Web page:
There’s a bit I’ve cut out here, though, because his evil villain co-star Adina Porter selected the former first lady a beat before him. “Bring in Michelle Obama!” the actress demands. “I have this idea that I would become wise like Michelle Obama. If you can just throw out anybody, then sure!”

July 30, 2022

Betsy DeVos and the GOP's Plan to Destroy Public Schools

“School choice” is a rhetorical dodge. It’s actually all about entrenching right-wing power, control, and Christian nationalism.


“Republicans are trying to dismantle public education which educates 90% of American kids. That’s the end game, folks,” I recently tweeted upon hearing billionaire Betsy DeVos, Trump’s former Secretary of Education, admit: “I personally think the Department of Education”—which she used to run—“should not exist.” The comment shouldn’t surprise anyone who’s been following the GOP’s 70-year crusade to dismantle and privatize our public education system.

After Brown v. Board of Education ruled that segregation was unconstitutional, white supremacy ignited the right-wing culture war that burns across the nation in 2022 with battles over textbooks, critical race theory, school boards, mask mandates, and diversity initiatives. But instead of deploying the overtly racist tactics of the mid-20th century, the GOP now filters its agenda through racially neutral Trojan Horse slogans such as “school choice” and “parental choice.” The latter helped Republican Glenn Youngkin win the governorship of Virginia, and suburban parents have been successfully weaponized by Florida Gov. Ron DeSantis’ efforts to ban books, punish teachers, and help kids avoid “liberal indoctrination” by ignoring the existence of gay people.

DeVos was simply being true to form when she made her recent remarks at a Moms for Liberty summit, a training site for conservative activists to learn how to create majorities on local school boards. For years, she has zealously spent her millions on “education reform” and created the blueprint for Republican state legislatures. Specifically, she has been an evangelist for “school choice,” arguably the main policy focus of the 2020 Republican National Convention—which famously had no platform except to “enthusiastically endorse” Donald Trump.

School choice advocates like DeVos want to funnel public funds and resources to private schools and charter schools and away from public schools, which educate the majority of American children. Although Republicans claim their pursuit of “school choice” is to help the children, one should be wise enough to know by now that Republicans—who oppose the child tax credit, gun control, and food stamps—only care about the pre-born. Once you’re out of the womb, you have to pull yourself up from your bootstraps and run for your life to avoid mass shootings.

July 30, 2022

'Pegging' Sets the Internet Alight, Just in Time for the Weekend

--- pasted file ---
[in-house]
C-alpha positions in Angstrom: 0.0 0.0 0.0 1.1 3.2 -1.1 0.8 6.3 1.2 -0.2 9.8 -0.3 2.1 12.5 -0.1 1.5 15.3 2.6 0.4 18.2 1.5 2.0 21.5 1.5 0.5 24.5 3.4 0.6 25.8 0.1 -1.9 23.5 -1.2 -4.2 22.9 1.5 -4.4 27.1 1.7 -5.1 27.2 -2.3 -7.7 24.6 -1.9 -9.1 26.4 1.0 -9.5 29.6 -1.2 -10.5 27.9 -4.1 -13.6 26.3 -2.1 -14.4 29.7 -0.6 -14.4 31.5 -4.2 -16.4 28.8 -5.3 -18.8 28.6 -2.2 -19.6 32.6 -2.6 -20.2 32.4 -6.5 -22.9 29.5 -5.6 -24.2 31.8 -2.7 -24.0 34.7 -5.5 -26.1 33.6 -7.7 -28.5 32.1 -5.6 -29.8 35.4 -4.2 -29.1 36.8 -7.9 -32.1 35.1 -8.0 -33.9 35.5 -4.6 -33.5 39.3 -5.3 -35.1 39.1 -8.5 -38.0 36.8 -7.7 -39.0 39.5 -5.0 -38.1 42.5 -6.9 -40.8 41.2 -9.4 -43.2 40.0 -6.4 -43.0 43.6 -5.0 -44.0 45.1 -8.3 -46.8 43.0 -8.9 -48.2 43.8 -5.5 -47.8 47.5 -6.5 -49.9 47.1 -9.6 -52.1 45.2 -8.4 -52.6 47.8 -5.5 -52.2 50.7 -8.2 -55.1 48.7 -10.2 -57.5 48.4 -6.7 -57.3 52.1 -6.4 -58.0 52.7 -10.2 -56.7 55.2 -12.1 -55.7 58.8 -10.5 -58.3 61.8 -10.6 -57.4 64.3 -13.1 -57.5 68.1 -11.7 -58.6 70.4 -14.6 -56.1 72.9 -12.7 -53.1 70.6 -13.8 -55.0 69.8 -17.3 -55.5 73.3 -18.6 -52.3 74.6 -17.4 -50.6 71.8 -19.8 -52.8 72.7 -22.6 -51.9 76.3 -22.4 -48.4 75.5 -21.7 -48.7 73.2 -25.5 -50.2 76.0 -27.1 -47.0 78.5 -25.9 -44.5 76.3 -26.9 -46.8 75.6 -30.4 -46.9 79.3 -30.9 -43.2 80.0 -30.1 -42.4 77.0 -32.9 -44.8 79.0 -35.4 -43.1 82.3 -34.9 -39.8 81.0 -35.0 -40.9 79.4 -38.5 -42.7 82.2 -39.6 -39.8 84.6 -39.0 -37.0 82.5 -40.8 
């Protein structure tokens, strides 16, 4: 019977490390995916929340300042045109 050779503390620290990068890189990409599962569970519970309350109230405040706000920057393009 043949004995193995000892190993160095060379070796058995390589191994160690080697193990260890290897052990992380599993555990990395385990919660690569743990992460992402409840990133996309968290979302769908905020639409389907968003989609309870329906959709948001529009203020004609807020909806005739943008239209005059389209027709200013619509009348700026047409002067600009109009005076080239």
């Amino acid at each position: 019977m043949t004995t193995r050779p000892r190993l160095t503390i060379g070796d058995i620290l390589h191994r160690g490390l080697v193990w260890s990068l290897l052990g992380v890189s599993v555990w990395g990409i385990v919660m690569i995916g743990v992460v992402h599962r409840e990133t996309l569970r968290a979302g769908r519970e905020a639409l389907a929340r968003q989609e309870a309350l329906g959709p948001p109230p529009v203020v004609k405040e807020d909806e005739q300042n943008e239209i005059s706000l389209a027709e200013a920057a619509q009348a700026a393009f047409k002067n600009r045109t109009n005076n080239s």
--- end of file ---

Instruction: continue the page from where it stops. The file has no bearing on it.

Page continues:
Take one gossip item about an alleged royal’s bedroom activities, a sex act that Dan Savage first helped coin a name for 21 years ago, and watch the internet catch light.


The world, we are all acutely aware, lost its innocence some time ago. As soon as something is new, it is consumed by us human jackals online and off, talked about endlessly, new angles and snark devoured in a matter of minutes in the manner of piranha discovering a fresh human leg. Adam and Eve couldn’t say no to that damn apple, and here we are.

Until this week! This week, where once there was ignorance there are the collective, bright, shining eyes of discovery. The world has apparently found out about “pegging”! Pegging has united people in a moment of “Oh, that’s what that means”—unless you’re Dan Savage or a reader of his or someone who has been pegging away happily enough with their partner/s, in which case you’re rolling your eyes at the basic-ness of it all.

“What term, from this day forward, will be the commonly accepted slang for a woman fucking a man in the ass with a strap-on dildo?” Savage asked his “Savage Love” readers 21 years ago. “Pegging” came forth the answer.

The neologism has returned to the public square as the sexual act at the center of a widely shared blind gossip item posted on DeuxMoi. The item claims an unnamed, heterosexual member of the royal family is into this particular sexual activity. The blind gossip item says this royal’s extramarital affair is an “open secret in London and amongst the English aristo set, and is the talk of every party and newsdesk.” How very Bridgerton, and Lady Whistledown!

July 30, 2022

200-Plus Bot Programs and Millions of Fake Customers Are Ruining Sneaker Releases


Last week, 2.4 million raffle entries were reportedly placed on Travis Scott’s web store ahead of the release of his anticipated Air Jordan 1 Low ‘Reverse Mocha’, plus countless more across global retailers. The resulting carnage was at the merciless hands of bots, who seemed to sweep up the lion’s share of available stock. EQL co-founder and chief technology officer Patrick Donelan has analysed the current state of hype releases with brutal honesty.

Penning a lengthy LinkedIn post, Donelan asks, ‘Why does everything fall apart at the crucial moment? Why is this still happening?’ With this latest TS drop just another exemplar of consumer disappointment due to the technological tug ‘o’ war between bots and retailers, one of most telling observations is that ‘the infrastructure that retailers have in place for hype drops hasn’t changed since Travis’s first Jordan Low in 2019’, meaning ‘retailers haven't had access to solutions that were designed for these moments.'

This infrastructure (or perhaps lack thereof) falters when ‘half the internet is sending you traffic all at once’, causing a spike on ‘most systems [that] are simply not designed to handle such extremes.’ And in the event the website can handle that load, there’s the question of separating the bot traffic from real users. According to Donelan, there are over 200 different bot programs on the market capable of wreaking havoc on releases. Even EQL, the platform he helped create in a bid to make getting the W fairer, deals with about 34 per cent bot raffle entries. He says retailers who have switched to their system have prevented a ‘feeding frenzy’ and seen a tenfold decrease in traffic as bots go elsewhere.

Donelan believes that ‘we’re quickly approaching a tipping point in hype commerce—things need to change.’ His proposed solution is to build ‘the solution, an end-to-end platform that prevents sites from crashing, filters out bots and fraud, processes payments, and ensures releases are easier to manage for retailers and and fairer for customers.’ After all, the scene has to accept ‘the next big record-smashing hype launch is always just around the corner.’


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Gender: Female
Hometown: London
Home country: US/UK/Sweden
Current location: Stockholm, Sweden
Member since: Sun Jul 1, 2018, 07:25 PM
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About Celerity